- Arrington, K. E., S. J. Ventura, and J. M. Norman. 2010. Developing Saturated Hydraulic Conductivity Estimates that Include Macropore Flow. Soil Science of America Journal (In Review).
- Moltz, H. L., D. J. Ockerman, V. L. Lopes, W. Rast, and S. J. Ventura. 2010. A Hydrologic Modeling Approach for Assessing Sediment Management in the Santa Fe Watershed. Journal of the American Water Resources Association (In Review).
- Gocmen, Z. A. and S. J. Ventura. 2010. Challenges to GIS Use in Planning: The Case of Public Planning Agencies in Wisconsin. Journal of the American Planning Association 76(2):172-183.
- Moltz, H. L., V. L. Lopes, W. Rast, and S. J. Ventura. 2010. A Hydrologic-Economic Analysis of Best Management Practices for Sediment Control. In the Santa Fe Watershed, New Mexico. Journal of Hydrologic Engineering 15(4):308-317.
- Jesse, E., editor. 2009. Status of Wisconsin Agriculture, 2009. Department of Agricultural and Applied Economics, University of Wisconsin-Madison, and Cooperative Extension, University of Wisconsin Extension. 49 pages (SV: pages 38-39, 46-47).
- Arrington, K. E. and S. J. Ventura. 2010. Modeling and Mapping Soil Infiltration Rates in Dane County, WI. ESRI Southeast Regional User Group Conference Proceedings, 2010. Charlotte NC. April 26-28, 2010. http://gisandscience.com/2010/page/31/.
- Wiegand, N. 2009. Exploration of Ontologies for The National Map. Cartographica (Submitted).
- Schill, S. R., D. Rundquist, A. Filippi, K. Kvamme, J. Cothren, and J. A. Tullis. 2009. In situ Sensors and Field Methods. In Manual of Remote Sensing: Earth Observing Platforms and Sensors (M. W. Jackson, editor), 3rd Ed., Vol. 1.1. Silver Springs, MD. American Society of Photogrammetry and Remote Sensing. 520 pages.
- Cothren, J., A. Barnes, J. Casana, and T. Kalayci. 2009. Effects of Ground Control Point Accuracy on Triangulation and Ortho-rectification of Large Blocks of CORONA Images. CAA 2009: Making History Interactive, Program and Abstracts for the 37th Annual Conference on Computer Applications and Quantitative Methods in Archaeology. Williamsburg, VA. Page 50.
- Cothren, J., D. Frederick, W. F. Limp, T. deNoble, A. Barnes, C. Goodmaster, and C. Stevens. 2010. Visualizing the Roman City: Viewing the past through multidisciplinary eyes. Proceedings of the 36th (2008) Annual Conference on Computer Applications and Quantitative Methods in Archaeology. Budapest (In Press).
- Kalayci, T., J. Cothren, J. Casana, and A. Barnes. 2009. Accuracy of DEM Generation from CORONA Stereo Pair Images. CAA 2009: Making History Interactive, Program and Abstracts for the 37th Annual Conference on Computer Applications and Quantitative Methods in Archaeology. Williamsburg, VA. Page 51.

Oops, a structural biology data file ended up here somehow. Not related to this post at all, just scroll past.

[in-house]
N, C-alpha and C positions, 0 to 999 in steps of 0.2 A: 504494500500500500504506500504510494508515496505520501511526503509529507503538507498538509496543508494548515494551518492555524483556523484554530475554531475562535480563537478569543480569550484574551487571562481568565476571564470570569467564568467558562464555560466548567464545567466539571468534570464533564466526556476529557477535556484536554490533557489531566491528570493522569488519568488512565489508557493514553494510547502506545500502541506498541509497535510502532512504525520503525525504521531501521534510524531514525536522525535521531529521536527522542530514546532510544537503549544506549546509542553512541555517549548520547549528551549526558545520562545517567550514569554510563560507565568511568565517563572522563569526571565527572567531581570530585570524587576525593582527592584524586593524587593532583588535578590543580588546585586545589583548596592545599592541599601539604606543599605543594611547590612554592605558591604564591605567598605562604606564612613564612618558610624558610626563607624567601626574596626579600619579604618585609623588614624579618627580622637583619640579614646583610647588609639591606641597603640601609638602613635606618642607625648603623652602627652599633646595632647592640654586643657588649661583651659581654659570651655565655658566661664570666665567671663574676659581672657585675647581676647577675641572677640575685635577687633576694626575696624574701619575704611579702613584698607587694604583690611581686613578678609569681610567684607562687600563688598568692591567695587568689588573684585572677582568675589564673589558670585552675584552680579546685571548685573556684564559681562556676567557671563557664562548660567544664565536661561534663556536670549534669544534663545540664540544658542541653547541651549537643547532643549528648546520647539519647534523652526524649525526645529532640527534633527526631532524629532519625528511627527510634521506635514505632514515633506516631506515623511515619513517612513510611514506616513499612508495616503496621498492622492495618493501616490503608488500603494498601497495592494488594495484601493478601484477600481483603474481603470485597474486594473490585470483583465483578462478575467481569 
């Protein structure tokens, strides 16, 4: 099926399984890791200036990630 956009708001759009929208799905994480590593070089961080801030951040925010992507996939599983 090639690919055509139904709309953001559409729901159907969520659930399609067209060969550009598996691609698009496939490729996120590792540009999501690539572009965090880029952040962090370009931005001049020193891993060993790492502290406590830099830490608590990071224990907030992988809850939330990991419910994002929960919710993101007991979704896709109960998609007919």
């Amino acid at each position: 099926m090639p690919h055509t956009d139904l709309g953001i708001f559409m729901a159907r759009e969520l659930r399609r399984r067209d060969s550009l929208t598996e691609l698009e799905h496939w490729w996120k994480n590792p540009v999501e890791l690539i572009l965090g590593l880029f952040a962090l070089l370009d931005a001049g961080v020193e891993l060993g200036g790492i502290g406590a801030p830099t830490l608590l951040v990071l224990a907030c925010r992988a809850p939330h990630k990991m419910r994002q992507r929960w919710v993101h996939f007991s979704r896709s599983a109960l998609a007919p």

- Payne, A., F. Limp, and J. Cothren. 2010. The Evolution of Point Cloud Processing Software and its Affect in Culture Heritage Applications. F. Melero, F., P. Cano and J. Tevelles (eds). Fusion of Cultures. 38th Annual Conference on Computer Applications and Analytical Methods in Archaeology. Granada, Spain. April. page 653 (Abstract).
- Riggins, J. J., J. M. Defibaugh y Chavez, J. A. Tullis, and F. M. Stephen. 2010. Spectral Identification of Pre-visual Northern Red Oak (Quercus rubra) Foliar Symptoms Related to Oak Decline. Southern Journal of Applied Forestry (In Press).
- Tullis, J. A., J. R. Jensen, G. T. Raber, and A. M. Filippi. 2010. Spatial Scale Management Experiments Using Optical Aerial Imagery and LIDAR Data Synergy, GIScience and Remote Sensing (In Press).
- Cordner, D. 2010. Regional Comprehensive Visual Sensitivity Assessment for Renewable Energy Facility Development. RGIS-PN Research Report. Ellensburg, Washington: RGIS-PN, Center for Spatial Information, Central Washington University http://www.cwu.edu/~csi/Research/Projects2009/visibility.htm.
- Gabriel, A., D. Cordner, and J. Murray. 2010. An Internet-Based, Geospatial Technique for Assessing Scenic Preferences and Aesthetic Resources for Washington State Parks. RGIS-PN Research Report. Ellensburg, Washington: RGIS-PN, Center for Spatial Information, Central Washington University http://www.cwu.edu/~csi/Research/Projects2009/red_hen.htm.
- Limp, W. 2010. Towards a strategy for evaluating heritage visualizations. Frischer, B (ed) Proceedings, Making History Interactive. 37th Annual Conference on Computer Applications and Analytical Methods in Archaeology http://www.caa2009.org/articles/Limp_Contribution233_c%20(1).pdf.
- Warn, S., W. Emeneker, J. Cothren, and A. Apon. 2009. Accelerating SIFT on Parallel Architectures. IEEE Cluster 2009 Proceedings. New Orleans, LA. http://dx.doi.org/10.1109/CLUSTR.2009.5289155.
- Culpepper, R. Brian. 2009, Accuracy Analyst - Product Review, Earth Imaging Journal, July/August. pp. 39-40.
- Bowen, J. and J. Murray. 2010. GIS Analysis of Rural Supply and Distribution Chains. RGIS-PN Research Report. Ellensburg, Washington: RGIS-PN, Center for Spatial Information, Central Washington University http://www.cwu.edu/~csi/Research/Projects2009/transport_distribution. htm.
- Brown, G. and J. Montag. 2010. Public Participation GIS: A Method for Identifying Ecosystem Services. RGIS-PN Research Report. Ellensburg, Washington: RGIS-PN, Center for Spatial Information, Central Washington University http://www.cwu.edu/~csi/Research/Projects2009/PGIS_ecosystem_services .htm.